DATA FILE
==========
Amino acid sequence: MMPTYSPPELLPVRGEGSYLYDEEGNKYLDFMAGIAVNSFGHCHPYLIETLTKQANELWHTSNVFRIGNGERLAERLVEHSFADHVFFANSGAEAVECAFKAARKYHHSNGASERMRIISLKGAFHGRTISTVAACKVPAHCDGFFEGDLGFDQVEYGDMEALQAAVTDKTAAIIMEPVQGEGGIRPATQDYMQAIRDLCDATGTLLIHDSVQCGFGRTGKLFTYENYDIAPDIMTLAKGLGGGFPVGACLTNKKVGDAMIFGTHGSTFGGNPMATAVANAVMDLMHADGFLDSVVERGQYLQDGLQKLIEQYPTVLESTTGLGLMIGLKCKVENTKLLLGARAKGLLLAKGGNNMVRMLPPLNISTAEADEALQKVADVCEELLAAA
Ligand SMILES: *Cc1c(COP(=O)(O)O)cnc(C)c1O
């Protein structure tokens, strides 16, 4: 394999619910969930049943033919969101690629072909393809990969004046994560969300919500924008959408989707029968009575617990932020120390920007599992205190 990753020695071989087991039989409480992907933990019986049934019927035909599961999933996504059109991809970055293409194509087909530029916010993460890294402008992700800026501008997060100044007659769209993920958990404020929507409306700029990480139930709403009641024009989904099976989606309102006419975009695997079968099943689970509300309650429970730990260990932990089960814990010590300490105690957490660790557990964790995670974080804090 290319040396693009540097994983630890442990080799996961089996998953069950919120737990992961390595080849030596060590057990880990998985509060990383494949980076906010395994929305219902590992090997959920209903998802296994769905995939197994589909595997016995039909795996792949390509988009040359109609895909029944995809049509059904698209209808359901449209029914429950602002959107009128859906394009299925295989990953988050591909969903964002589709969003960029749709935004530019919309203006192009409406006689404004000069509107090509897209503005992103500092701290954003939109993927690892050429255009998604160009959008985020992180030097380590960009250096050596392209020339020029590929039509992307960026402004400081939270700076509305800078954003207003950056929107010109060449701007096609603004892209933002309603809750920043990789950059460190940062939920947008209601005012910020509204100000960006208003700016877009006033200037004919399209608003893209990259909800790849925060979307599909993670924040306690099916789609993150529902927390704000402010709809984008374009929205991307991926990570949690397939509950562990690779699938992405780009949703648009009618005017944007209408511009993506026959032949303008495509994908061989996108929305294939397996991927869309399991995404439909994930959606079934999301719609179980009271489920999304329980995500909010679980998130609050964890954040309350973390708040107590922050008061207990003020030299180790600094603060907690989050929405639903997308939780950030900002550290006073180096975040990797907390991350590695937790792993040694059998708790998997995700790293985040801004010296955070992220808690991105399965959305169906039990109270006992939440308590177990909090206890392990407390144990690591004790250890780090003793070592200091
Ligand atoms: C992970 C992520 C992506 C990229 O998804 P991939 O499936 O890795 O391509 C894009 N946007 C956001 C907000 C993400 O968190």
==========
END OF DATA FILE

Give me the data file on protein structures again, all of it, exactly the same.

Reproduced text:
Amino acid sequence: MMPTYSPPELLPVRGEGSYLYDEEGNKYLDFMAGIAVNSFGHCHPYLIETLTKQANELWHTSNVFRIGNGERLAERLVEHSFADHVFFANSGAEAVECAFKAARKYHHSNGASERMRIISLKGAFHGRTISTVAACKVPAHCDGFFEGDLGFDQVEYGDMEALQAAVTDKTAAIIMEPVQGEGGIRPATQDYMQAIRDLCDATGTLLIHDSVQCGFGRTGKLFTYENYDIAPDIMTLAKGLGGGFPVGACLTNKKVGDAMIFGTHGSTFGGNPMATAVANAVMDLMHADGFLDSVVERGQYLQDGLQKLIEQYPTVLESTTGLGLMIGLKCKVENTKLLLGARAKGLLLAKGGNNMVRMLPPLNISTAEADEALQKVADVCEELLAAA
Ligand SMILES: *Cc1c(COP(=O)(O)O)cnc(C)c1O
């Protein structure tokens, strides 16, 4: 394999619910969930049943033919969101690629072909393809990969004046994560969300919500924008959408989707029968009575617990932020120390920007599992205190 990753020695071989087991039989409480992907933990019986049934019927035909599961999933996504059109991809970055293409194509087909530029916010993460890294402008992700800026501008997060100044007659769209993920958990404020929507409306700029990480139930709403009641024009989904099976989606309102006419975009695997079968099943689970509300309650429970730990260990932990089960814990010590300490105690957490660790557990964790995670974080804090 290319040396693009540097994983630890442990080799996961089996998953069950919120737990992961390595080849030596060590057990880990998985509060990383494949980076906010395994929305219902590992090997959920209903998802296994769905995939197994589909595997016995039909795996792949390509988009040359109609895909029944995809049509059904698209209808359901449209029914429950602002959107009128859906394009299925295989990953988050591909969903964002589709969003960029749709935004530019919309203006192009409406006689404004000069509107090509897209503005992103500092701290954003939109993927690892050429255009998604160009959008985020992180030097380590960009250096050596392209020339020029590929039509992307960026402004400081939270700076509305800078954003207003950056929107010109060449701007096609603004892209933002309603809750920043990789950059460190940062939920947008209601005012910020509204100000960006208003700016877009006033200037004919399209608003893209990259909800790849925060979307599909993670924040306690099916789609993150529902927390704000402010709809984008374009929205991307991926990570949690397939509950562990690779699938992405780009949703648009009618005017944007209408511009993506026959032949303008495509994908061989996108929305294939397996991927869309399991995404439909994930959606079934999301719609179980009271489920999304329980995500909010679980998130609050964890954040309350973390708040107590922050008061207990003020030299180790600094603060907690989050929405639903997308939780950030900002550290006073180096975040990797907390991350590695937790792993040694059998708790998997995700790293985040801004010296955070992220808690991105399965959305169906039990109270006992939440308590177990909090206890392990407390144990690591004790250890780090003793070592200091
Ligand atoms: C992970 C992520 C992506 C990229 O998804 P991939 O499936 O890795 O391509 C894009 N946007 C956001 C907000 C993400 O968190």